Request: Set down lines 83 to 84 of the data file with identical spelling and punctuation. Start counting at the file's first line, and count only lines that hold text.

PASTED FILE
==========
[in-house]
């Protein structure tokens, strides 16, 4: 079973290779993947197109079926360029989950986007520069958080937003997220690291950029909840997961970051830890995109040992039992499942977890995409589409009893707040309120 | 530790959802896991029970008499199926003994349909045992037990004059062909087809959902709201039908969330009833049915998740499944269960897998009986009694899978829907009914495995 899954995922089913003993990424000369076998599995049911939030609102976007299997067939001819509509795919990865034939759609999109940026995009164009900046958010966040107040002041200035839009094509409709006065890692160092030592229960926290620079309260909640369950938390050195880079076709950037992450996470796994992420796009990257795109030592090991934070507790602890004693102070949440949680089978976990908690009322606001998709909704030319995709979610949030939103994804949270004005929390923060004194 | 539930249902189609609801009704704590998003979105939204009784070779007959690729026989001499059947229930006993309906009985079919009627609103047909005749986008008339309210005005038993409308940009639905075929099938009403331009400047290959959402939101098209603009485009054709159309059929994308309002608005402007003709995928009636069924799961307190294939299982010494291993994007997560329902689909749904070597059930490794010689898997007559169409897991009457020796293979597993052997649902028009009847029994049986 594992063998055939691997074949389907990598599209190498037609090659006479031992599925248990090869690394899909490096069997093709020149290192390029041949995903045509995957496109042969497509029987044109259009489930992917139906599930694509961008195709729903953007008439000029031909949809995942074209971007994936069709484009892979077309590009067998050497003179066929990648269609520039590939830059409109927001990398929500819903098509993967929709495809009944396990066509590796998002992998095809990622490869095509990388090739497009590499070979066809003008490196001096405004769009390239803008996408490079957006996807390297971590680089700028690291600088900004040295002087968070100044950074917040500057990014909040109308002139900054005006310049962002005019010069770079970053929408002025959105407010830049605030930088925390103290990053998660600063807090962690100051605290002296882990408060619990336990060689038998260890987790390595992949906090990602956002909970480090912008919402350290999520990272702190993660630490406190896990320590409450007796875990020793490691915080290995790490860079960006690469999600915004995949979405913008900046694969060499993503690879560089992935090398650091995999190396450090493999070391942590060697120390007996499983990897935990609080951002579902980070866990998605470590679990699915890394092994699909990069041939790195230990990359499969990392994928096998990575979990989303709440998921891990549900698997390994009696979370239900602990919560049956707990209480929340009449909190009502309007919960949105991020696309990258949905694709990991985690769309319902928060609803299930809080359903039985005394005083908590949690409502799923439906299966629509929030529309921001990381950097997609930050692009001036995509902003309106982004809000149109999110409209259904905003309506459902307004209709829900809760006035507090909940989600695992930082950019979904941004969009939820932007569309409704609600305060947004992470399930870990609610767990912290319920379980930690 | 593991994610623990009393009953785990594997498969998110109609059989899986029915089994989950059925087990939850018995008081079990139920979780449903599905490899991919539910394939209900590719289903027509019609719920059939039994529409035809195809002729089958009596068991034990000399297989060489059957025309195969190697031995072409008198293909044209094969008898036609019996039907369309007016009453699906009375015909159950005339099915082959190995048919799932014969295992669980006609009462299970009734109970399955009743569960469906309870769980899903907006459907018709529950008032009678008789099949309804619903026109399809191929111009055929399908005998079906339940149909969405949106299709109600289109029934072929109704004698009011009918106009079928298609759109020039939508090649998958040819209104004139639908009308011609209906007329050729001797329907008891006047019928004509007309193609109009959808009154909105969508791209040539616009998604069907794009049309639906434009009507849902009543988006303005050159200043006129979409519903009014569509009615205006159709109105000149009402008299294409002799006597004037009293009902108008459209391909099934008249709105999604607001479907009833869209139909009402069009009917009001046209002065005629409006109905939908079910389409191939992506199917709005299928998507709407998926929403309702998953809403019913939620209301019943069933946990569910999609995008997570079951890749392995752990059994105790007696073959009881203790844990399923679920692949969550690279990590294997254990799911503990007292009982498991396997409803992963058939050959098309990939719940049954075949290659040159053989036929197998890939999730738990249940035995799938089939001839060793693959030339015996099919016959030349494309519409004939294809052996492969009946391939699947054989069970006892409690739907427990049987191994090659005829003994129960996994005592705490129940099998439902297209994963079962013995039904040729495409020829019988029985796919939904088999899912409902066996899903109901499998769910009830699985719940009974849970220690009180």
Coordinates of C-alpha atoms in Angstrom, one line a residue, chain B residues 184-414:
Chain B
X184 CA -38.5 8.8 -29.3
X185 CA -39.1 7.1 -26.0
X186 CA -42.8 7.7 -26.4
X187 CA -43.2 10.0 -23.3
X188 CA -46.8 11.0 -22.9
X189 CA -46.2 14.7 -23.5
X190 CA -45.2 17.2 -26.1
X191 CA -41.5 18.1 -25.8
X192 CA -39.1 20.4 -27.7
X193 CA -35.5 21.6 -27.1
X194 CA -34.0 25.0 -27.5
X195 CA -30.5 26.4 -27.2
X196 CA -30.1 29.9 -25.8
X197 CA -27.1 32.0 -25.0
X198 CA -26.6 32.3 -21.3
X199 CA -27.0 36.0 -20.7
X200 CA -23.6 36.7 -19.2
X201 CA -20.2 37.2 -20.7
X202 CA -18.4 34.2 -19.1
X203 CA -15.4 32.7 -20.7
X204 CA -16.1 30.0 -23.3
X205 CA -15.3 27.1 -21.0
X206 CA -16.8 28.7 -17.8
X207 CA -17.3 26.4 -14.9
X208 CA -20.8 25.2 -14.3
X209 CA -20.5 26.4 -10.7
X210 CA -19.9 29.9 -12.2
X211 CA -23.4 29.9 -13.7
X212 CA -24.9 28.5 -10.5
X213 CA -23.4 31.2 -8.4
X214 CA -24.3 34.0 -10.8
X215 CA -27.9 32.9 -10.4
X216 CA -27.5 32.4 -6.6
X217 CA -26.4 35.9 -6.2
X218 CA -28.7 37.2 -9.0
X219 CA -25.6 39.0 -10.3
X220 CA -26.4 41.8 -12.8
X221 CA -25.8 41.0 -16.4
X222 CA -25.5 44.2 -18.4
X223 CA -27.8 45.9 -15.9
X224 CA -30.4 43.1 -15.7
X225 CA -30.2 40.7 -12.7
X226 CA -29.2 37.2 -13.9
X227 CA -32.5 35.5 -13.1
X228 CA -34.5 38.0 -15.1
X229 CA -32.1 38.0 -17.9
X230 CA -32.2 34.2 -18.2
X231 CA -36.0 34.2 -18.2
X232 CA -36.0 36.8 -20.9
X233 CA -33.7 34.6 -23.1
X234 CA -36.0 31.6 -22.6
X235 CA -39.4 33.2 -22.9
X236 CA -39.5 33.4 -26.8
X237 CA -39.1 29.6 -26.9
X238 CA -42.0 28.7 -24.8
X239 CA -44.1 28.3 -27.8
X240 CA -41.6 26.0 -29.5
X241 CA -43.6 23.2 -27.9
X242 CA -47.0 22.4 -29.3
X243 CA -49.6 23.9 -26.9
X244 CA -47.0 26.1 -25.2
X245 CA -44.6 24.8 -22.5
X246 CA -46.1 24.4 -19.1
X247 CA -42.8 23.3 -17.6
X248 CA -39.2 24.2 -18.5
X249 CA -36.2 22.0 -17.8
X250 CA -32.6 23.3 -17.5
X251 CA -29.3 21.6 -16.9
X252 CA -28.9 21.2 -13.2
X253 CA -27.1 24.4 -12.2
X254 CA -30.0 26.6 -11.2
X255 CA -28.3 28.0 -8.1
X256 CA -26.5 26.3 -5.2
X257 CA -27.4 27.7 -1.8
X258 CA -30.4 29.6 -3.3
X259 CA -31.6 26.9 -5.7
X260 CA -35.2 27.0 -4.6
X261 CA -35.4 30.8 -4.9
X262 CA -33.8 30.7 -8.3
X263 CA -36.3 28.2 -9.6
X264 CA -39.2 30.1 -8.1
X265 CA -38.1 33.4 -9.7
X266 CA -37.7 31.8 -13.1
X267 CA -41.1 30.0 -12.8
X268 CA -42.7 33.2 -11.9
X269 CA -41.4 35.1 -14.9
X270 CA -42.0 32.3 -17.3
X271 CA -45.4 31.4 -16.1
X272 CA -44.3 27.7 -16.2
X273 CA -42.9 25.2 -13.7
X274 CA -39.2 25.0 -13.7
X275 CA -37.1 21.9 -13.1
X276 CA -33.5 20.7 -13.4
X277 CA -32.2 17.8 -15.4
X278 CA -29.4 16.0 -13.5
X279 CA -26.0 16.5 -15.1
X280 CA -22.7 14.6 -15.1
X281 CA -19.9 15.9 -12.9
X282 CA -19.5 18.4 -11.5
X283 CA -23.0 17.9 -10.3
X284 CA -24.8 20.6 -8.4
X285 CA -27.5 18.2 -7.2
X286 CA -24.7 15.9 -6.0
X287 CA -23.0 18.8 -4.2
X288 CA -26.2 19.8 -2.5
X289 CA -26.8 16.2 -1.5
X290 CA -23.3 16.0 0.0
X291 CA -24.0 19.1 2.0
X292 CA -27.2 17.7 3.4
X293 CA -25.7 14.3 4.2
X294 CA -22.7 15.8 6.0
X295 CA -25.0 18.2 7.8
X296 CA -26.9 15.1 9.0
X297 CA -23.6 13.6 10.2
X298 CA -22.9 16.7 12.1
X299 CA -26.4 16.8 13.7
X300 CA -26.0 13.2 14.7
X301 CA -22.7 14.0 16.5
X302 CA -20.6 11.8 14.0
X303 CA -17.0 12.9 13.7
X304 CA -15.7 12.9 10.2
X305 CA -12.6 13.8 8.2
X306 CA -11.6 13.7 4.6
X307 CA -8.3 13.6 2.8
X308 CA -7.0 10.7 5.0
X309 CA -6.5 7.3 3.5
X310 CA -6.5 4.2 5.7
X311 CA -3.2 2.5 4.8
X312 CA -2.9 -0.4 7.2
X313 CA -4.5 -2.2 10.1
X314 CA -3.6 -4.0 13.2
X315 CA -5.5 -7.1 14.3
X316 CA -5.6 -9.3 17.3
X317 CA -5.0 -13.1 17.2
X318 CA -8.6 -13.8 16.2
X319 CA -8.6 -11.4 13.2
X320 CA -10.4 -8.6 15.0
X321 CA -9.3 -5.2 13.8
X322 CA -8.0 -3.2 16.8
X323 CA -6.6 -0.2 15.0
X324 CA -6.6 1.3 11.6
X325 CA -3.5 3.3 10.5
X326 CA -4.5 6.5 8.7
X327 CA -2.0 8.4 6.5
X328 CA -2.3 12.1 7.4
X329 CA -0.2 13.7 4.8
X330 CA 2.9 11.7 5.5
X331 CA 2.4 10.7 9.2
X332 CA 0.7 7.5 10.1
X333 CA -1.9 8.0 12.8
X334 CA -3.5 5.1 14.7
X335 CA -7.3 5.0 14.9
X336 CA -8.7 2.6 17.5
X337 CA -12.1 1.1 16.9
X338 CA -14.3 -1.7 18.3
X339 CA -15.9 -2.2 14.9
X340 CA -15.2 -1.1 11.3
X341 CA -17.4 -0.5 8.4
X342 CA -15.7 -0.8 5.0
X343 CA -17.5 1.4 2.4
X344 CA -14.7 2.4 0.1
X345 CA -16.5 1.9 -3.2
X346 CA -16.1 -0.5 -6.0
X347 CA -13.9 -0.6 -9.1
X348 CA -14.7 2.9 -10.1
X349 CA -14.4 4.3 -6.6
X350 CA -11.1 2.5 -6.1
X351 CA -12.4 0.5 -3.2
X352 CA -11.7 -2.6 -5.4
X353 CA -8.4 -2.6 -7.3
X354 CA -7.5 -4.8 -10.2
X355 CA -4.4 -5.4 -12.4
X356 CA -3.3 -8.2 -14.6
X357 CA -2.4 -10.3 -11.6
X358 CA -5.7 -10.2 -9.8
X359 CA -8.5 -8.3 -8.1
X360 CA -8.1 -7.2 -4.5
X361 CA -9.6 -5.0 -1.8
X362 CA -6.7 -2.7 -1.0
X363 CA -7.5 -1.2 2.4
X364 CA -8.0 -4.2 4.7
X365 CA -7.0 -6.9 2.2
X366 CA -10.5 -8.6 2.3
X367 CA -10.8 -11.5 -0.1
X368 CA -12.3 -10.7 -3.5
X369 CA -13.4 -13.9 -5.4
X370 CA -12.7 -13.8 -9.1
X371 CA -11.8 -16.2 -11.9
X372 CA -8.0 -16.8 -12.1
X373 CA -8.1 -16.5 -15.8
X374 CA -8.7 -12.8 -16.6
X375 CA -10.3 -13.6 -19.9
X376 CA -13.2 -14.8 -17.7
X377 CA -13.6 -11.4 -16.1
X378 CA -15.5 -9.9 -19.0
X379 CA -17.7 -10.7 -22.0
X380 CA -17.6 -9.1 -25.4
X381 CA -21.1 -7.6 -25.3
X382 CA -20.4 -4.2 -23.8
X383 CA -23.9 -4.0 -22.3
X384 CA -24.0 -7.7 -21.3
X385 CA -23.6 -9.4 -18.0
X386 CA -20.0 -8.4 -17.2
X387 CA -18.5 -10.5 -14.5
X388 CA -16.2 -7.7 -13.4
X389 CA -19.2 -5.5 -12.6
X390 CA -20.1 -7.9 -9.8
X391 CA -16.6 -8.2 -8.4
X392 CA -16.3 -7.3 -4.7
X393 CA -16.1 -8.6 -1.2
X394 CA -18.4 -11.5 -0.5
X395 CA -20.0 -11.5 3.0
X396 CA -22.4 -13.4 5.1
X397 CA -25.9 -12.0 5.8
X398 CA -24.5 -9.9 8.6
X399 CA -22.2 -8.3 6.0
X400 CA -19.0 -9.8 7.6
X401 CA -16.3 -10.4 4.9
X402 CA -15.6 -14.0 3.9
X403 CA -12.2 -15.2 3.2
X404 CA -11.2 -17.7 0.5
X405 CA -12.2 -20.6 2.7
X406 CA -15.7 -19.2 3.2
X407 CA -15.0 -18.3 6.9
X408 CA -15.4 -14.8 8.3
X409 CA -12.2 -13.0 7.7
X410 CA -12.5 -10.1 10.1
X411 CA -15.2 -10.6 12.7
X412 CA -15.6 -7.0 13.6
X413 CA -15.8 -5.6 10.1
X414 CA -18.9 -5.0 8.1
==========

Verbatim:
X262 CA -33.8 30.7 -8.3
X263 CA -36.3 28.2 -9.6